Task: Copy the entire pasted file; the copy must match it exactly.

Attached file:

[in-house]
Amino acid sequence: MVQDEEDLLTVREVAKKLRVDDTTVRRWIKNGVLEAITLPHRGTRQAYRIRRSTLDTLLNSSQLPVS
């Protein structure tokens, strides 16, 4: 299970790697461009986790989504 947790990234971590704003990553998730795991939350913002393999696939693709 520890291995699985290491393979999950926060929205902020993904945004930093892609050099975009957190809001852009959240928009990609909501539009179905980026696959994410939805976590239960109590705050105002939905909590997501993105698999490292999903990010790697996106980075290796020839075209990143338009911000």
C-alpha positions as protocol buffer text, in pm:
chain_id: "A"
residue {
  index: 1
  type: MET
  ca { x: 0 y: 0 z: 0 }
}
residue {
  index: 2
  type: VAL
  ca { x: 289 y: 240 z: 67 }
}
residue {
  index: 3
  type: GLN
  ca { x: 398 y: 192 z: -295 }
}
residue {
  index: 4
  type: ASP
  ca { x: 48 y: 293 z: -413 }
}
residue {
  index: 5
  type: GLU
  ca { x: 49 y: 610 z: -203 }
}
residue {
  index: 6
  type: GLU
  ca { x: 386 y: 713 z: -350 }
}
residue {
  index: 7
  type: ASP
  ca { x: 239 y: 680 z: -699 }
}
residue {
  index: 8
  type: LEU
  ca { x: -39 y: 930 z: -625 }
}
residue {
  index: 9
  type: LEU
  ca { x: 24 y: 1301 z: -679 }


[in-house]
Amino acid sequence: MVQDEEDLLTVREVAKKLRVDDTTVRRWIKNGVLEAITLPHRGTRQAYRIRRSTLDTLLNSSQLPVS
């Protein structure tokens, strides 16, 4: 299970790697461009986790989504 947790990234971590704003990553998730795991939350913002393999696939693709 520890291995699985290491393979999950926060929205902020993904945004930093892609050099975009957190809001852009959240928009990609909501539009179905980026696959994410939805976590239960109590705050105002939905909590997501993105698999490292999903990010790697996106980075290796020839075209990143338009911000």
C-alpha positions as protocol buffer text, in pm:
chain_id: "A"
residue {
  index: 1
  type: MET
  ca { x: 0 y: 0 z: 0 }
}
residue {
  index: 2
  type: VAL
  ca { x: 289 y: 240 z: 67 }
}
residue {
  index: 3
  type: GLN
  ca { x: 398 y: 192 z: -295 }
}
residue {
  index: 4
  type: ASP
  ca { x: 48 y: 293 z: -413 }
}
residue {
  index: 5
  type: GLU
  ca { x: 49 y: 610 z: -203 }
}
residue {
  index: 6
  type: GLU
  ca { x: 386 y: 713 z: -350 }
}
residue {
  index: 7
  type: ASP
  ca { x: 239 y: 680 z: -699 }
}
residue {
  index: 8
  type: LEU
  ca { x: -39 y: 930 z: -625 }
}
residue {
  index: 9
  type: LEU
  ca { x: 24 y: 1301 z: -679 }